study shows workplace fashion confusion
summary report pdf
been inappropriately dressed at work or a business function?
If you answered "yes," you are not alone; if you answered
"no," you may be wrong.
According to a study completed by California State University, Sacramento,
marketing professor Dennis Tootelian, nearly two-thirds of Americans
have felt inappropriately dressed at a business or a social function
and more than two-thirds are uncertain about the differences among
business attire, business casual and casual dress in the workplace.
Nearly one in three report that it is harder to know what is acceptable
to wear to the office today than it was 10 years ago.
"There is a lot of confusion over just what is appropriate,"
said Tootelian, director of the CSUS Center for Small Business.
His study, commissioned by Mervyn's department stores, surveyed
500 people in Mervyn's 14-state region on their perceptions about
appropriate work clothing and their employer's dress policies.
He found that 62 percent of those surveyed said that they had been
inappropriately dressed at a business or social function, with slightly
more men than women taking note of their fashion faux pas (64 percent
to 61 percent). More than 68 percent expressed uncertainty over
the differences among business attire, business casual, and casual
dress in the workplace, with 47 percent saying that knowing the
difference was "somewhat difficult" or "very difficult."
Thirty percent said it was harder today to determine what was acceptable
attire in the workplace than it was 10 years ago, with more women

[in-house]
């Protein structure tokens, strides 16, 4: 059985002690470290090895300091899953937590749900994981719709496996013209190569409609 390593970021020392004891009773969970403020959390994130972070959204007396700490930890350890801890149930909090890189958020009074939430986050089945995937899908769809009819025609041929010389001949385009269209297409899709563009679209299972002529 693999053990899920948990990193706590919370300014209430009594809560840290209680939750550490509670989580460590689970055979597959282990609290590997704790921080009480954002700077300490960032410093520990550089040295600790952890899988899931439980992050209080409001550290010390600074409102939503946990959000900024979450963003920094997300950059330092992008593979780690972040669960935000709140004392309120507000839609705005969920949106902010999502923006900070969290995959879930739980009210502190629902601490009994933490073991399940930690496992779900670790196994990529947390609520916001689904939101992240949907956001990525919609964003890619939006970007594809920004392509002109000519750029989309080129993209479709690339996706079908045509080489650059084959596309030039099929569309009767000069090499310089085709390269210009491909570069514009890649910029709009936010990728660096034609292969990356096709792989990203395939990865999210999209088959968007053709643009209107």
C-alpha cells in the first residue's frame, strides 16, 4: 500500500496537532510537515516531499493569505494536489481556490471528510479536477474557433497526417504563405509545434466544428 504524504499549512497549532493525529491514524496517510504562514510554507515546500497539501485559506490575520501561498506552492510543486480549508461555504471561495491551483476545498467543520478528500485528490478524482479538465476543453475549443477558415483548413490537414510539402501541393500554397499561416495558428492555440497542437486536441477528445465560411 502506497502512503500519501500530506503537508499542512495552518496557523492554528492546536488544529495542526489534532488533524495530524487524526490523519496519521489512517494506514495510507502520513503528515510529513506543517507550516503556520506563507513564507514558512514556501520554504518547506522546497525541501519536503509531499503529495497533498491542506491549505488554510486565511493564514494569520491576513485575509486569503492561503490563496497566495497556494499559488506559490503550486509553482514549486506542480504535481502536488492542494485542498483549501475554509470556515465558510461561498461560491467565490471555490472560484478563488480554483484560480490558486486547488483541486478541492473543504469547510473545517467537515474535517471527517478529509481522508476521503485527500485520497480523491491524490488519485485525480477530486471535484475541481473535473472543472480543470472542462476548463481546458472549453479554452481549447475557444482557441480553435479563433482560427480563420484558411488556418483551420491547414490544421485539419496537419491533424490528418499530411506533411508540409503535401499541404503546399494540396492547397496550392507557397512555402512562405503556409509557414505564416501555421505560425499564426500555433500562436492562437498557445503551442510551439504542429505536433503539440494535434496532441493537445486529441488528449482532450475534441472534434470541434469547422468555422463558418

than men (32 percent vs. 27 percent) citing difficulty. Overwhelmingly-89
percent-those surveyed said that dress codes in their workplaces
have become less formal in the last 10 years.
According to Tootelian, the biggest fashion problem for workers
today is the concept of "business casual."
"'Business casual' is a term that needs to be better defined,"
he said. "People don't know what it is."
For men, Tootelian said, the standard for business attire has been
a suit and tie with shined, matching shoes. Business casual could
mean anything from a sports coat with or without a tie to pleated
cotton slacks with a collared short-sleeve polo shirt and loafers.
For women, business attire already offers them a choice of pant
suits, suits, dresses and coordinated skirt and slack ensembles
and the notion of business casual may be more subtle, with factors
such as pattern, color, texture and material playing a role.
"Unfortunately," Tootelian said, "business casual
may not help women as much as it does men."
His study also found divisions along generational lines, with younger
respondents having a different, more casual, perception of what
constitutes business attire.
"For them, the concept of a coat and a tie isn't even on their
radar screen," he said.
Moving beyond his study, Tootelian said that dressing appropriately
for work and business functions-as well as displaying good manners
and a sense of etiquette-is still important for workers who want
to make a good impression and advance their careers.
"Those who don't dress appropriately can put a ceiling on their
careers really quick," he said.
Still, Tootelian said he does not expect American businesses to
make a sudden u-turn to more formal dress codes: "I would expect
the changes are here for a while."
For more information on the study, contact Tootelian at (916) 278-6203.
The full summary of his findings is attached to the press release
at www.csus.edu/news. For
media assistance, call CSUS public affairs (916) 278-6156.